In the introduction details we sent all the practices we included diagrams of St Bartholomew’s along with our Private Treaty proposal. Near the end of the meeting Julian rummages around in the draw of his desk and tells us that he could not resist making a model - out comes his cardboard model based upon the church diagrams with three different options about how to make the roof work. His practice has not even got the contract and he is this keen and clearly wants the work because of the building. We leave the meeting very happy believing we have found our architect. Some negotiation goes on about the way his services would be paid for and then the fly in the ointment is delivered.
A friend of mine who happens to make very interesting photographic art, but that’s another story, says have you considered a chap I went to University with who runs a Design practice in North London?
So off we go to visit one last practice, with any luck this one will be like the first six that we visited and there will be something not quite right about them. Unfortunately for us this is not the case - they are a different style of practice but the chap oozes the same passion and enthusiasm that Julian showed us, we spend some hours with him, and we now have two practices that we both like and could work easily with either. What a dilemma.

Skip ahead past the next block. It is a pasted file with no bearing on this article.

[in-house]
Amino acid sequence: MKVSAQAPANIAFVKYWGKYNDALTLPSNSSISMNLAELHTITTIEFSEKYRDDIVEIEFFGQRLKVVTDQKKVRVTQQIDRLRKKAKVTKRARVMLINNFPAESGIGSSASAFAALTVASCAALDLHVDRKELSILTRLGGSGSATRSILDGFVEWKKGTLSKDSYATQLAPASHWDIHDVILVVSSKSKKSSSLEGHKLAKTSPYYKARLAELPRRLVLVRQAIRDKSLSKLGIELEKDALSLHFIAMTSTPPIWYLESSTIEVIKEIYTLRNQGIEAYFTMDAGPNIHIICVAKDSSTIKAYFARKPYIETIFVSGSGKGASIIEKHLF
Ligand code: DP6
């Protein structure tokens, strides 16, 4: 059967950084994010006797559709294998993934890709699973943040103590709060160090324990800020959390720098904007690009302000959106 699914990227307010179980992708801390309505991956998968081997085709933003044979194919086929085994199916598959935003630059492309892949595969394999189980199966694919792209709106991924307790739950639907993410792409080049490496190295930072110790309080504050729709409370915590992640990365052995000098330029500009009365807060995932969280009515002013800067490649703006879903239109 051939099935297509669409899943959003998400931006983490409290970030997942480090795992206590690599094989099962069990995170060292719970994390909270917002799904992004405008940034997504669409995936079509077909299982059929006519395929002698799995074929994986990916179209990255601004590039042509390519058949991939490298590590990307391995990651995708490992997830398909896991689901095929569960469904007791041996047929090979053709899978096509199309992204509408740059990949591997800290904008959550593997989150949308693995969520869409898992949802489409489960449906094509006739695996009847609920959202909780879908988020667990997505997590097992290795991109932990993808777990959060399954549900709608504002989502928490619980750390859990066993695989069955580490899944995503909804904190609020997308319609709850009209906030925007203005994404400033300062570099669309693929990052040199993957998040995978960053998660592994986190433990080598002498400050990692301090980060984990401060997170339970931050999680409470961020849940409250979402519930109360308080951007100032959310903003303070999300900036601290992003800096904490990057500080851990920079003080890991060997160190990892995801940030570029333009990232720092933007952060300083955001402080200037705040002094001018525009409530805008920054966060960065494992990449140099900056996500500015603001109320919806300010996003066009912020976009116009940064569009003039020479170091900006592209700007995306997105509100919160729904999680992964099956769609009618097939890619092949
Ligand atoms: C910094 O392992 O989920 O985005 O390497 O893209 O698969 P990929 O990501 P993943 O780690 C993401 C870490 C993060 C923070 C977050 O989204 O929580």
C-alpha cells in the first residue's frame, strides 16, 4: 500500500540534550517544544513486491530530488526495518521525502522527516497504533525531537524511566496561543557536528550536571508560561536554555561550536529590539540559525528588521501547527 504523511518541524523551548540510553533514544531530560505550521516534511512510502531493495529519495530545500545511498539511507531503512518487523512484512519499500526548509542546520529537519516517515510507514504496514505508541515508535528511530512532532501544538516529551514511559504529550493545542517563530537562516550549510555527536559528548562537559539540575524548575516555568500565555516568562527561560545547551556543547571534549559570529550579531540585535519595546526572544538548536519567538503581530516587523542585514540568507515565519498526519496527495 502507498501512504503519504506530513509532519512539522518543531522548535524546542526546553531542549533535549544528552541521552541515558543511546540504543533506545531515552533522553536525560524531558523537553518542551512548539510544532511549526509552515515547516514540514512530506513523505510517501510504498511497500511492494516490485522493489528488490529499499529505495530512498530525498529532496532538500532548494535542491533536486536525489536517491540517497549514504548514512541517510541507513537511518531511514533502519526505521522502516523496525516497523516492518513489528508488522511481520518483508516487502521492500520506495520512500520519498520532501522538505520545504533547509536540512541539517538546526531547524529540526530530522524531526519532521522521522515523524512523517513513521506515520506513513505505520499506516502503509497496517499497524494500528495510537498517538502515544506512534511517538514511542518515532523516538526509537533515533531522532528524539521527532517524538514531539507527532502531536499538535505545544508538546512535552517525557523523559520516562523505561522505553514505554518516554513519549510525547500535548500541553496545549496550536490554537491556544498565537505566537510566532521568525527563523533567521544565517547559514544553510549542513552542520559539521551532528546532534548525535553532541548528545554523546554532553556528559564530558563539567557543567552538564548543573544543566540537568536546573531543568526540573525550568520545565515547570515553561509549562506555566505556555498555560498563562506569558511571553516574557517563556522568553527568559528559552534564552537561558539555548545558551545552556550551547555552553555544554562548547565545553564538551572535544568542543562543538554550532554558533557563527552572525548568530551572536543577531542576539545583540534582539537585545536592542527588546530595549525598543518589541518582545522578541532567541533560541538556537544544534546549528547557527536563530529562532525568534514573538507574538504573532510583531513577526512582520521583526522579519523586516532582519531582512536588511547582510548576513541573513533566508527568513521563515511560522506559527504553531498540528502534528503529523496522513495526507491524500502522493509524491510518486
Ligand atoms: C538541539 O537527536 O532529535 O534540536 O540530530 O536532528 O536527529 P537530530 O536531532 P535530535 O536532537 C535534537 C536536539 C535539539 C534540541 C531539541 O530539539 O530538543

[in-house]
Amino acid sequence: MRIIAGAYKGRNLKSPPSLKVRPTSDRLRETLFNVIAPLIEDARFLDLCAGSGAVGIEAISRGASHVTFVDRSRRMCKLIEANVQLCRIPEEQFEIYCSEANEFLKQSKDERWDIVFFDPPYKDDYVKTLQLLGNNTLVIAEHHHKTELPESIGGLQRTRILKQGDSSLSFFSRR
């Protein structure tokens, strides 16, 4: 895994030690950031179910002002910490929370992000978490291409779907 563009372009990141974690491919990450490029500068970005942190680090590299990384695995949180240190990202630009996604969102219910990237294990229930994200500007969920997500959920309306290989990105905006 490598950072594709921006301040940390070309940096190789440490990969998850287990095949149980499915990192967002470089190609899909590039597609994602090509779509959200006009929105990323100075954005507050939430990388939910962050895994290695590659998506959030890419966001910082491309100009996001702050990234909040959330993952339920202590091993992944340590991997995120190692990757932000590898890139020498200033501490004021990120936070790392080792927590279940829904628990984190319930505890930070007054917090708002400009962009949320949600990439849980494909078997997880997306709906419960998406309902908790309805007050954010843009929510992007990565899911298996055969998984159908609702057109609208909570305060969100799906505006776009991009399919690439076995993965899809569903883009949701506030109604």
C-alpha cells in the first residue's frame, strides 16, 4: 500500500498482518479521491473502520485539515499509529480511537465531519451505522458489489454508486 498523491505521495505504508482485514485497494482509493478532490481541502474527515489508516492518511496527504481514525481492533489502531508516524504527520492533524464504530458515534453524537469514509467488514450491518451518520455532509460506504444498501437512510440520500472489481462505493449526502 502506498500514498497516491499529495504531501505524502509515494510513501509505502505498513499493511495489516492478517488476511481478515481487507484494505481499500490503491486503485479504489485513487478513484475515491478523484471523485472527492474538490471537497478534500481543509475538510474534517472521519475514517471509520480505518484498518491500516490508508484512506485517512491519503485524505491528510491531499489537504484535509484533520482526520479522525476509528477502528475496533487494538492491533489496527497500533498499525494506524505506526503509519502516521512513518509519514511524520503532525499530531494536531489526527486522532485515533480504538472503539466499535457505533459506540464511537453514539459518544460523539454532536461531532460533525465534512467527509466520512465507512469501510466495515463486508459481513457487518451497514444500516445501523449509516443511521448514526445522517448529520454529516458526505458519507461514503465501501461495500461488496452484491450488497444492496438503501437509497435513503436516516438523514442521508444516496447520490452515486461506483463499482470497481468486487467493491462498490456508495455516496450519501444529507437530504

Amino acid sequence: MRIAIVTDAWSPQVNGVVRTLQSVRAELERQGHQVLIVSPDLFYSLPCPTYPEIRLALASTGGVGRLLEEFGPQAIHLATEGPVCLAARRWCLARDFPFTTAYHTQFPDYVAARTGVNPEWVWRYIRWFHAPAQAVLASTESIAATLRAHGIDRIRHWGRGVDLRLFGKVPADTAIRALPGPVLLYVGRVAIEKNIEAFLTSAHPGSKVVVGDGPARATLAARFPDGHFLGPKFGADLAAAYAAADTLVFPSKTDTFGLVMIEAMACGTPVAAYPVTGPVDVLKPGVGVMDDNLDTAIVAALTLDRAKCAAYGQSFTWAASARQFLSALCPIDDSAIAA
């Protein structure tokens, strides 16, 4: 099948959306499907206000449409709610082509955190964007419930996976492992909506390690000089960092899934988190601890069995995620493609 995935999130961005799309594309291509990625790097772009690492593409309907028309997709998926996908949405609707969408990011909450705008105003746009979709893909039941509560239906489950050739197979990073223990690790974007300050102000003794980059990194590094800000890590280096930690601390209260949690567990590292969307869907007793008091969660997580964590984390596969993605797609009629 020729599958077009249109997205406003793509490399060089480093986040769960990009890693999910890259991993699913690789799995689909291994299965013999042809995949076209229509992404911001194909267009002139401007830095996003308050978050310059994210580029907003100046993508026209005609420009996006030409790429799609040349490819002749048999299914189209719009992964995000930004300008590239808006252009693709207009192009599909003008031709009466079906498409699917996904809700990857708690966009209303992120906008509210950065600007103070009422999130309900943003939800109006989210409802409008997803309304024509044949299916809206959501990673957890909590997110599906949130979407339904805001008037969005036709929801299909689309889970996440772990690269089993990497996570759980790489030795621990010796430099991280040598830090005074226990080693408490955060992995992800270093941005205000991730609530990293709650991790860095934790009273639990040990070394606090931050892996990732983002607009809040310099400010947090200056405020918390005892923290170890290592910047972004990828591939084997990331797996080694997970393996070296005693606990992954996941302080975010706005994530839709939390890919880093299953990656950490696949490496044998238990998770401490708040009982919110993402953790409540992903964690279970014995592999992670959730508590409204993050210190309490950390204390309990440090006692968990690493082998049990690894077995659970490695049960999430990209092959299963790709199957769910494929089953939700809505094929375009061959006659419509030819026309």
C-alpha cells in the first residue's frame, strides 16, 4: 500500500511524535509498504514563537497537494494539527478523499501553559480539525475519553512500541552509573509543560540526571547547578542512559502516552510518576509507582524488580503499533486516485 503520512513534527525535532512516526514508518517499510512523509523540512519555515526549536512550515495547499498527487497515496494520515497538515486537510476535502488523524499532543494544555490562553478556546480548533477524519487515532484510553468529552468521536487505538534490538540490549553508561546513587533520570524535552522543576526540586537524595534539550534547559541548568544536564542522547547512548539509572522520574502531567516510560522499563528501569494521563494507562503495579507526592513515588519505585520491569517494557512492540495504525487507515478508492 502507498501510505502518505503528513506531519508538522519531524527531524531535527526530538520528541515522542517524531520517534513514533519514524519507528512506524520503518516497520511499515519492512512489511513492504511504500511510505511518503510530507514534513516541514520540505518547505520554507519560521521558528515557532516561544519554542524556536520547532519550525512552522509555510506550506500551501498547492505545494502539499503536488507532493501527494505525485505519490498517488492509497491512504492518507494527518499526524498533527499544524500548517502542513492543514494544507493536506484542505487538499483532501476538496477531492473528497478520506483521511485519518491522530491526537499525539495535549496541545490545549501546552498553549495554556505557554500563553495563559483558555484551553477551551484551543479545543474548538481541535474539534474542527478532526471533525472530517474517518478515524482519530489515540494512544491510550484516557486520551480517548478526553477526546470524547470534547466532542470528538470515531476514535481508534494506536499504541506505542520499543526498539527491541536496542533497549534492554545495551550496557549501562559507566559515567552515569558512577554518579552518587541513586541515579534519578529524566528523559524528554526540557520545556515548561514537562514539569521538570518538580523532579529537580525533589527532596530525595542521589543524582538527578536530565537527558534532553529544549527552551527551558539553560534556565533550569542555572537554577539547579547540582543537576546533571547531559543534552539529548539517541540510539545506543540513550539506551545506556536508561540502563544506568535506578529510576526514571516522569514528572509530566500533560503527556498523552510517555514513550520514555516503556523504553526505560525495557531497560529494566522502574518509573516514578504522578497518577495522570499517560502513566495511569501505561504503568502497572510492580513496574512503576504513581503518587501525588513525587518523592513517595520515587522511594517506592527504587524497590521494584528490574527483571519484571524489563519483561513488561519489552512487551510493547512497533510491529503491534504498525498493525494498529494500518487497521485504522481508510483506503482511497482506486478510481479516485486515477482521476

A couple of weeks go by and Mandy & I keep changing our minds between our two choices but eventually we decide upon Julian’s practice and he’s delighted when I call to tell him.
So the architect is on board now and we have a couple of meetings with Julian to layout a plan of campaign, we need to work towards a presentation to the Diocese, English Heritage, the estate agents and the conservation officer from Herts Council. It’s a slow process but bit by bit we plan and consider the building.
Mandy and I had by now met with the English Heritage person who’s looking after St Bartholomew’s and we arrive at that meeting full of ideas and expecting trouble since that’s what everybody tells you is the case. To our amazement he looks at our plans and has helpful and constructive things to say. He makes us think about some of our ideas more, and encourages us with others. We leave enthused by the meeting, but with his guidance our original submission plan is already changing.